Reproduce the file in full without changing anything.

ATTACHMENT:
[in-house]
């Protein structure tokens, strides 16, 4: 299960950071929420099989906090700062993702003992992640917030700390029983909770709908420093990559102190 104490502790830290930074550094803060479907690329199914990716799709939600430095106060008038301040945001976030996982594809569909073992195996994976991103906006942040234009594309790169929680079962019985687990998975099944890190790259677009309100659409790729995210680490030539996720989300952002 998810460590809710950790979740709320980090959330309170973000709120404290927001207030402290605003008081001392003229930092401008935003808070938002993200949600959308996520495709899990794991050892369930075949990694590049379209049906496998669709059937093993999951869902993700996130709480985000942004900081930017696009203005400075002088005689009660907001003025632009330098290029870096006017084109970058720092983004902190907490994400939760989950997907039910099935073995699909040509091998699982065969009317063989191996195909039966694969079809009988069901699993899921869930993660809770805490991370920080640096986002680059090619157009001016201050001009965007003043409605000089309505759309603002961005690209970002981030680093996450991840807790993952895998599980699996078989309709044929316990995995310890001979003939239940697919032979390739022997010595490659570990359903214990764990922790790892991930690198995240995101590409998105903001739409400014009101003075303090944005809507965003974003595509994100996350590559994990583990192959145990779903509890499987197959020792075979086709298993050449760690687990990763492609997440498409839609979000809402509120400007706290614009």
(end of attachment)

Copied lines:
[in-house]
């Protein structure tokens, strides 16, 4: 299960950071929420099989906090700062993702003992992640917030700390029983909770709908420093990559102190 104490502790830290930074550094803060479907690329199914990716799709939600430095106060008038301040945001976030996982594809569909073992195996994976991103906006942040234009594309790169929680079962019985687990998975099944890190790259677009309100659409790729995210680490030539996720989300952002 998810460590809710950790979740709320980090959330309170973000709120404290927001207030402290605003008081001392003229930092401008935003808070938002993200949600959308996520495709899990794991050892369930075949990694590049379209049906496998669709059937093993999951869902993700996130709480985000942004900081930017696009203005400075002088005689009660907001003025632009330098290029870096006017084109970058720092983004902190907490994400939760989950997907039910099935073995699909040509091998699982065969009317063989191996195909039966694969079809009988069901699993899921869930993660809770805490991370920080640096986002680059090619157009001016201050001009965007003043409605000089309505759309603002961005690209970002981030680093996450991840807790993952895998599980699996078989309709044929316990995995310890001979003939239940697919032979390739022997010595490659570990359903214990764990922790790892991930690198995240995101590409998105903001739409400014009101003075303090944005809507965003974003595509994100996350590559994990583990192959145990779903509890499987197959020792075979086709298993050449760690687990990763492609997440498409839609979000809402509120400007706290614009």